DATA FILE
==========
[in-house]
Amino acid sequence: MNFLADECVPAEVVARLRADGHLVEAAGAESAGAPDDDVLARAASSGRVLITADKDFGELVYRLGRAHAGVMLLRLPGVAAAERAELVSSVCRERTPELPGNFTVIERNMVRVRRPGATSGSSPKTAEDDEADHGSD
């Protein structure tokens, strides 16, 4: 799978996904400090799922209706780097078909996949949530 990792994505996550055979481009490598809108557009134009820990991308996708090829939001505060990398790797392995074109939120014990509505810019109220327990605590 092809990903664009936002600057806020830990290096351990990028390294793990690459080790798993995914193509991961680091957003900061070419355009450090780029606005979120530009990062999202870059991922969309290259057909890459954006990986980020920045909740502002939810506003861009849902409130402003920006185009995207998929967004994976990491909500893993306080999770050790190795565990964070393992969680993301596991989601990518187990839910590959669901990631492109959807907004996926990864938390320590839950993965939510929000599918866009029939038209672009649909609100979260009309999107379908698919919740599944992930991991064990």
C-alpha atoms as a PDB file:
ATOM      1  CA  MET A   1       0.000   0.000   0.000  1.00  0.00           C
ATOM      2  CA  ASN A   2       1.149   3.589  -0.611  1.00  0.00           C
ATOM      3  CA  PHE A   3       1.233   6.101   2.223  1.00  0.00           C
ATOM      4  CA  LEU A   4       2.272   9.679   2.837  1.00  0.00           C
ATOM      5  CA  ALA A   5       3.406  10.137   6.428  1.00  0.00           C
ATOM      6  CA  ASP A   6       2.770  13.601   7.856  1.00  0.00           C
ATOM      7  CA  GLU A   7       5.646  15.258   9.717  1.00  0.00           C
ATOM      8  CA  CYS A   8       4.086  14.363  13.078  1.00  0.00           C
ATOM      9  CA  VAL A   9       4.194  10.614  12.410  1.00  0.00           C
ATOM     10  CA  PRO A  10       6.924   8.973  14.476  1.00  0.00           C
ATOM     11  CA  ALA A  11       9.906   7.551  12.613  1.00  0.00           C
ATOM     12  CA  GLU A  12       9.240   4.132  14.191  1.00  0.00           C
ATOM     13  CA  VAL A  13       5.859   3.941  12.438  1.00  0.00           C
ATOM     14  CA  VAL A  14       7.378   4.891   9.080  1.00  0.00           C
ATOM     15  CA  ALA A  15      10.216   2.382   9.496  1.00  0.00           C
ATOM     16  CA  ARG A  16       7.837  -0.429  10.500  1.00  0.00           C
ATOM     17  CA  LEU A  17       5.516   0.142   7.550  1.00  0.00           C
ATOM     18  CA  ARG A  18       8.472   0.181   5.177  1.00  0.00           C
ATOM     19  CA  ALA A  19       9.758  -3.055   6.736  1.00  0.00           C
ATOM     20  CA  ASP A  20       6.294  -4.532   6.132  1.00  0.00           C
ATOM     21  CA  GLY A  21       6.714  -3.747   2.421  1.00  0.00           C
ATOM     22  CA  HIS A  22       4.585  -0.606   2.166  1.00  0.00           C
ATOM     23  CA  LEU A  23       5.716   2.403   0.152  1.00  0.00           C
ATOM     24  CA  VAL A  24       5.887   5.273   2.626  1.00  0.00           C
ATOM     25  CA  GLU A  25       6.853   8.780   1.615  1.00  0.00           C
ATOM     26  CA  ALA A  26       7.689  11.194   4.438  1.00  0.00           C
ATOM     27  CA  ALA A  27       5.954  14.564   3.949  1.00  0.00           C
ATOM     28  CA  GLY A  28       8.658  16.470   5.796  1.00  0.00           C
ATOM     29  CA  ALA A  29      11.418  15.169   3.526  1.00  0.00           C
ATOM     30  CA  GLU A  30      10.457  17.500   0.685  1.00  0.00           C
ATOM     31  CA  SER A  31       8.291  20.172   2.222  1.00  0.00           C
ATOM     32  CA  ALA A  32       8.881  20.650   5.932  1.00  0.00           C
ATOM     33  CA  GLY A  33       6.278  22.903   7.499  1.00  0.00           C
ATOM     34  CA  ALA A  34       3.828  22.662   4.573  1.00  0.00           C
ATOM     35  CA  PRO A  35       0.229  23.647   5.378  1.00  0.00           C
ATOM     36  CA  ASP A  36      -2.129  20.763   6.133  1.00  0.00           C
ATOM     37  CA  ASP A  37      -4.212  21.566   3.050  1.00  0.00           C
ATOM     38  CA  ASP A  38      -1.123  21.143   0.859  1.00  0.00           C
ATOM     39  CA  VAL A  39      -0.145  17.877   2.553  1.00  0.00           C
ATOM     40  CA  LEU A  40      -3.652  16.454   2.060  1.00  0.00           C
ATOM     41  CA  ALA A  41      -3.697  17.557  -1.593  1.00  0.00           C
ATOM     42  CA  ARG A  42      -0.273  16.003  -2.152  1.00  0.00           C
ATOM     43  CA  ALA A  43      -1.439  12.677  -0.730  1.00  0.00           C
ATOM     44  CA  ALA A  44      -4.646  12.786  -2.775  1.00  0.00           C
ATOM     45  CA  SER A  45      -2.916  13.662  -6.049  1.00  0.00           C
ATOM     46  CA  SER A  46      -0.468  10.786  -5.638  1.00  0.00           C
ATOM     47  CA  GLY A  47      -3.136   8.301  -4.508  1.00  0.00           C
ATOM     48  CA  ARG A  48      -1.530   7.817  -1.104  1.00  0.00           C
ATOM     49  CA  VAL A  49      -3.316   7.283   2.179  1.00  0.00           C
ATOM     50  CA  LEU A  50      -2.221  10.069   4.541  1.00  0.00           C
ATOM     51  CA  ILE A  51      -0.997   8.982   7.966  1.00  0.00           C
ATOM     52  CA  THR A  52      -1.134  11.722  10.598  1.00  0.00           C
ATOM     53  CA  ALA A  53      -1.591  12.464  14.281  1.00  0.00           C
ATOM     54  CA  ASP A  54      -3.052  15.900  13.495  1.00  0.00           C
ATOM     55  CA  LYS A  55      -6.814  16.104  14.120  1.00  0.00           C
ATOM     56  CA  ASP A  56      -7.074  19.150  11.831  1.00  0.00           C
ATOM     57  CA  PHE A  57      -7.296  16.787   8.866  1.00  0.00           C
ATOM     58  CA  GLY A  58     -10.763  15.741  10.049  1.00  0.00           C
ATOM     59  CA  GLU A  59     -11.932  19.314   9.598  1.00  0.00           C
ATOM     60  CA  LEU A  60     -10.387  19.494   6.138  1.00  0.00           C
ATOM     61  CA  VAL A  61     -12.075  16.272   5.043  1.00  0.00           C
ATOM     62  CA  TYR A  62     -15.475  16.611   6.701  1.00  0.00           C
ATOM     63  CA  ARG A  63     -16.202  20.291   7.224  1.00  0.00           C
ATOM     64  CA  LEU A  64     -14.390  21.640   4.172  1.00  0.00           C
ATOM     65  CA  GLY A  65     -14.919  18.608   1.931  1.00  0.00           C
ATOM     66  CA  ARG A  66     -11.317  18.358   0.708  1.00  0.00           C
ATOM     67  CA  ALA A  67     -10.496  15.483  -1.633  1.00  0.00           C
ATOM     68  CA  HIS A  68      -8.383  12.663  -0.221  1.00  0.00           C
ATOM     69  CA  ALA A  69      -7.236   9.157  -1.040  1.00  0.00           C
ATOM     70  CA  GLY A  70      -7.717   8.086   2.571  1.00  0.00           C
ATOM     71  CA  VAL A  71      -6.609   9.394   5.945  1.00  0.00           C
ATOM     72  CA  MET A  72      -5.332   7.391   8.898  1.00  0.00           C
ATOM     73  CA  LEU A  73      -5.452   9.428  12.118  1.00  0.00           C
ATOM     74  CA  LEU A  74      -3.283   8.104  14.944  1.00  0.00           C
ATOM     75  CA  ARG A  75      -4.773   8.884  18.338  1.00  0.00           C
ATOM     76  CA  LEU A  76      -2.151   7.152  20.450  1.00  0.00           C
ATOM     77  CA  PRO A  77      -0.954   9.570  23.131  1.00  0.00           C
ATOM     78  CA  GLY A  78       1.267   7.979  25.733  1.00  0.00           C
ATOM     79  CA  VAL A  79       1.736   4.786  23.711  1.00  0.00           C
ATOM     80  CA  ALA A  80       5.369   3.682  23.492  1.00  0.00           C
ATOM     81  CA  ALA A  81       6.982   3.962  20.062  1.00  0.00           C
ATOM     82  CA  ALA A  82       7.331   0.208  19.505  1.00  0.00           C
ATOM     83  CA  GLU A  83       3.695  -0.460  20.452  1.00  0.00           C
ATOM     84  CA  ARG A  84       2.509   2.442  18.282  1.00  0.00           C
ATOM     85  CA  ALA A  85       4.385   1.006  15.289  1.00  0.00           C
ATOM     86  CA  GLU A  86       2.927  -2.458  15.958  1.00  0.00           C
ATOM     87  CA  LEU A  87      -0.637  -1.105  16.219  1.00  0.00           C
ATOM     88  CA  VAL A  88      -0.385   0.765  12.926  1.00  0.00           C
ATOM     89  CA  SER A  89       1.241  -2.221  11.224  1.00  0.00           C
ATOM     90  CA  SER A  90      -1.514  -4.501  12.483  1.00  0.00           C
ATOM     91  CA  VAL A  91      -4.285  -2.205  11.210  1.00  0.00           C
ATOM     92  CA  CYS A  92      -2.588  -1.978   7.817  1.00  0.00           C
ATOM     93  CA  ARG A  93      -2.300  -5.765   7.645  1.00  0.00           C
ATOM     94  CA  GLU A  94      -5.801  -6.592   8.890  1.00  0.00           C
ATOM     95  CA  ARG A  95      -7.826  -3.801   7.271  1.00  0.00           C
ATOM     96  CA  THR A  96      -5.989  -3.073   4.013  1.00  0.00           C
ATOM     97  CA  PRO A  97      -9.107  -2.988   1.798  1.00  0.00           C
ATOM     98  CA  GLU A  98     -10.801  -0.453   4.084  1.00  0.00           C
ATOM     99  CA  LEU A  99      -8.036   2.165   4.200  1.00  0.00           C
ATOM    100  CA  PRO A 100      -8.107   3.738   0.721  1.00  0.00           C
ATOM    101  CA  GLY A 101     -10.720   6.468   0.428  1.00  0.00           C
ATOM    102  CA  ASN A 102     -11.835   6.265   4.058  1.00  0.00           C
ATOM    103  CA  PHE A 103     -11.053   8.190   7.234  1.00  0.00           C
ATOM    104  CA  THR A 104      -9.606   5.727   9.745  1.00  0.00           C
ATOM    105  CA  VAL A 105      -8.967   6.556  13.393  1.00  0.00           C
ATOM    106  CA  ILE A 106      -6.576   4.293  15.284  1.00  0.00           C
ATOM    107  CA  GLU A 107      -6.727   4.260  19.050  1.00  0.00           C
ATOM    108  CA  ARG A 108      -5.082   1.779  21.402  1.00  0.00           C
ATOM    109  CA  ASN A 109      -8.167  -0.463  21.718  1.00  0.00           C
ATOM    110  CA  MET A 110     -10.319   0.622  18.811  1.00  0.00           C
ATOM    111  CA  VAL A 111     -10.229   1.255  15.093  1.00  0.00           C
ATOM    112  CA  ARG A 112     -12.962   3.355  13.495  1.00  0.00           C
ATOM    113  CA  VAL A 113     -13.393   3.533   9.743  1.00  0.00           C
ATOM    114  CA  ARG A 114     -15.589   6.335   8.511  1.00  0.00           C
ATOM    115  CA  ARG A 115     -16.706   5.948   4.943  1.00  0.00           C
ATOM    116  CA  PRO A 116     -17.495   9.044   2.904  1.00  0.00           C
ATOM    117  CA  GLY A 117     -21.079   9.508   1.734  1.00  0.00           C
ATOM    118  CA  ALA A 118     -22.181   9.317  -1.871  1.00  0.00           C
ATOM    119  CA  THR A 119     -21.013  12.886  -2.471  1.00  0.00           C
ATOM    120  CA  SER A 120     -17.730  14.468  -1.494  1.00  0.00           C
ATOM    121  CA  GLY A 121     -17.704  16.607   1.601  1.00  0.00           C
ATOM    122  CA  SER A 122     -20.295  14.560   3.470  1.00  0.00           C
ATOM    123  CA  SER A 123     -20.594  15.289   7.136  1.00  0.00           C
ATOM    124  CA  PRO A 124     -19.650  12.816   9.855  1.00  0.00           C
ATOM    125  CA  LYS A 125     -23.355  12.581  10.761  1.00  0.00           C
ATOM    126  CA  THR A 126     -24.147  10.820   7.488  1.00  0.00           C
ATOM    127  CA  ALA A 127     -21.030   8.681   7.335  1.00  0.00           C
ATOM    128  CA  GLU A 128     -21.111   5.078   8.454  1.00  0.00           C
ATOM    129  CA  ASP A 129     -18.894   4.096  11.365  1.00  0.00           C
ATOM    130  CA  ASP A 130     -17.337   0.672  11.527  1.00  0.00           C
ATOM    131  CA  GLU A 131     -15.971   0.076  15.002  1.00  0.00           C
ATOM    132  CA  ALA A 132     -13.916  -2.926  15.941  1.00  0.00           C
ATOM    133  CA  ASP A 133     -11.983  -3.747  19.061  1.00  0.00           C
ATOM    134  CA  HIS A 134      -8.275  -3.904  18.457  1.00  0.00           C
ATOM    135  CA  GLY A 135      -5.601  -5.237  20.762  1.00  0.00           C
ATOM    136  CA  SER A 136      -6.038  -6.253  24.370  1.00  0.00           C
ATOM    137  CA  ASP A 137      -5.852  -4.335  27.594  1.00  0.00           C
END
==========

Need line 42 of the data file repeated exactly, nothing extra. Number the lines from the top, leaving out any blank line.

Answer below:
ATOM     38  CA  ASP A  38      -1.123  21.143   0.859  1.00  0.00           C